Kris Morgan 11/8/2018
In this year’s midterm election, Alexandria Ocasio-Cortez became the youngest woman ever elected to the House Of Representatives at age 29. Love her or hate her, you have heard of her. According to her bio, “she thoroughly defeated 10-term New York Democratic congressman Joe Crowley in New York’s 14th congressional district in the state’s Democratic primary, with close to 58 percent of the vote. It was her first time running for office, and as a Democratic Socialist of Puerto Rican descent, her stunning victory over the fourth most powerful Democrat in the House was a boon to the progressive change that many liberal voters have been demanding.” So what is it about her message that makes her so popular?
Top issues listed on her campaign website include medicare for all, a peace economy, abolishing ICE, addressing climate change, and higher education. Since some of these topics have been addressed elsewhere, I’d like to examine her proposals with regards to climate change, higher education, and a peace economy.
When discussing a peace economy, Cortez claims that the wars in the Middle East are unjust and lists the benefits of bringing the troops home. “In times when we’re told that there’s not enough money, Republicans and corporate Democrats seem to find the cash to fund a $1.1 trillion fighter jet program or a $1.7 trillion-dollar nuclear weapon “modernization” program. The costs are extreme: the Pentagon’s budget for 2018 is $700 billion dollars, all to continue fighting an endless War on Terror and re-fighting the Cold War with a new arms race that nobody can win.”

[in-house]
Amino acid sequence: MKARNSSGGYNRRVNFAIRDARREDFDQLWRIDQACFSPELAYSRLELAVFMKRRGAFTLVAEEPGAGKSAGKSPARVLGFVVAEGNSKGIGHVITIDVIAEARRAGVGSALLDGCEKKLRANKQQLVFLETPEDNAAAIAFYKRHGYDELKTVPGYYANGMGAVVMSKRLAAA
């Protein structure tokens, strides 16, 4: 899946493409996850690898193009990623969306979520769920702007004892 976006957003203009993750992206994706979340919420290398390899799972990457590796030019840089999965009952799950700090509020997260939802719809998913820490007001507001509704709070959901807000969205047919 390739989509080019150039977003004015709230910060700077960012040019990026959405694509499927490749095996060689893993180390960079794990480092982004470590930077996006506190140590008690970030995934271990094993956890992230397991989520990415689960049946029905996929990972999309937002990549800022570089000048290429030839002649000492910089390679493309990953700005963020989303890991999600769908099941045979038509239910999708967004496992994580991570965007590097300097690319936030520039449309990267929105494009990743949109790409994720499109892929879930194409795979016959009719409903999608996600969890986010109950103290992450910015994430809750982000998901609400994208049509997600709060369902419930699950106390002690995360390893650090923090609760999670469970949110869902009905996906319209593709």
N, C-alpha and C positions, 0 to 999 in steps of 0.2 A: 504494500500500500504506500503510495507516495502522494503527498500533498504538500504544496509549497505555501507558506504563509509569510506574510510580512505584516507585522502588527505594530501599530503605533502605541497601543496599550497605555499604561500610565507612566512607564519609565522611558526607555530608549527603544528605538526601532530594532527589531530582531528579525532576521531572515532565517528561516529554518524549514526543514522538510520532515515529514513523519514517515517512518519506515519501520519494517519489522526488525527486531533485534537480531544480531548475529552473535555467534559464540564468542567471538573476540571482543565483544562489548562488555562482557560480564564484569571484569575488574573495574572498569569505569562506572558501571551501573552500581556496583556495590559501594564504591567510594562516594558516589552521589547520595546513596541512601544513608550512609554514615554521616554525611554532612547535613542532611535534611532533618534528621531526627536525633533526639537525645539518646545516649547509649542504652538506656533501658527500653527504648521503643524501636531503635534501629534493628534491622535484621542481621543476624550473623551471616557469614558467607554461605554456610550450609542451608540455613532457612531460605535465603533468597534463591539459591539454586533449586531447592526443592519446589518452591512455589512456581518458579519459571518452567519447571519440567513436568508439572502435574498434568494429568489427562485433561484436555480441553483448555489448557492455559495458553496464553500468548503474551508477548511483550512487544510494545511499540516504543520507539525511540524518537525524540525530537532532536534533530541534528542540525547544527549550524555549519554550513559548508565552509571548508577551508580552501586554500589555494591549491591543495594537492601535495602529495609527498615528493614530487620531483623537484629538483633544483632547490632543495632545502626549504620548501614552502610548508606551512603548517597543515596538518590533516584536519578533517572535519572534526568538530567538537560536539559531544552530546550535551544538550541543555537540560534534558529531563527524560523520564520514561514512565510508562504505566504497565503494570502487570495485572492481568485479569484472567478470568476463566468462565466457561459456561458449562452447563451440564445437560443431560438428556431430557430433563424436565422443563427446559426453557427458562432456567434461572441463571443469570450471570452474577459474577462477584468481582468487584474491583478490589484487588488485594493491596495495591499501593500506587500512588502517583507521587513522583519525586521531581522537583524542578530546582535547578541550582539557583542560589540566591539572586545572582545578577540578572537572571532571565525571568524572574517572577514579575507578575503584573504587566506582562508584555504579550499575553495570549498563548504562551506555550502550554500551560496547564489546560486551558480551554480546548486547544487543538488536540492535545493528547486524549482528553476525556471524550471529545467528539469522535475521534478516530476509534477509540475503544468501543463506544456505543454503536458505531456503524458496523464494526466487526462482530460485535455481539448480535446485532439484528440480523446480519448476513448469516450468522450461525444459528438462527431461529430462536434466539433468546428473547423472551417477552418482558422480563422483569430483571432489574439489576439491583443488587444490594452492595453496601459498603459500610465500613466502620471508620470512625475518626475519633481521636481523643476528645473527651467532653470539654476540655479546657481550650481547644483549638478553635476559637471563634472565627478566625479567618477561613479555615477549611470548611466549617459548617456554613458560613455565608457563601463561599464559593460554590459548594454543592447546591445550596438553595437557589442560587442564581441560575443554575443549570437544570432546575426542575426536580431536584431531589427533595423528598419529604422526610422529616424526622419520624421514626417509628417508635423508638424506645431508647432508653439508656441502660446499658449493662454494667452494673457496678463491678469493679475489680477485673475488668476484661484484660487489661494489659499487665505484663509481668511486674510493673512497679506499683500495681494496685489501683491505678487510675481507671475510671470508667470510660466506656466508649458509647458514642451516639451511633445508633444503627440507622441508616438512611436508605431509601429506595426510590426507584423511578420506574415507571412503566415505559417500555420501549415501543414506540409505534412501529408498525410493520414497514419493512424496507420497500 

While libertarians agree with the message of peace, Cortez misses the point of her own argument. It seems she is perfectly content being against Democratic Socialism when tax money is spent on things she doesn’t approve. Furthermore, she fails to recognize that public funds always counter the wishes of the people, regardless of whether they’re spent on war or domestic programs. If this were not so, taxation would not be a necessary means, as people would freely spend their money accordingly.
On the matter of higher education, she would like public colleges to be tuition free and for the Federal Government to buy all privately held loans. Her campaign site then makes the following prediction: “A policy of debt cancellation could boost real GDP by an average of $86 billion to $108 billion per year. Over the 10-year forecast, the policy generates between $861 billion and $1,083 billion in real GDP (2016 dollars).” This is a specific and bold claim, and is projected over a 10 year period, meaning if it doesn’t pan out, it will be forgotten about while Cortez remains in power. At any rate, let’s look at its origin.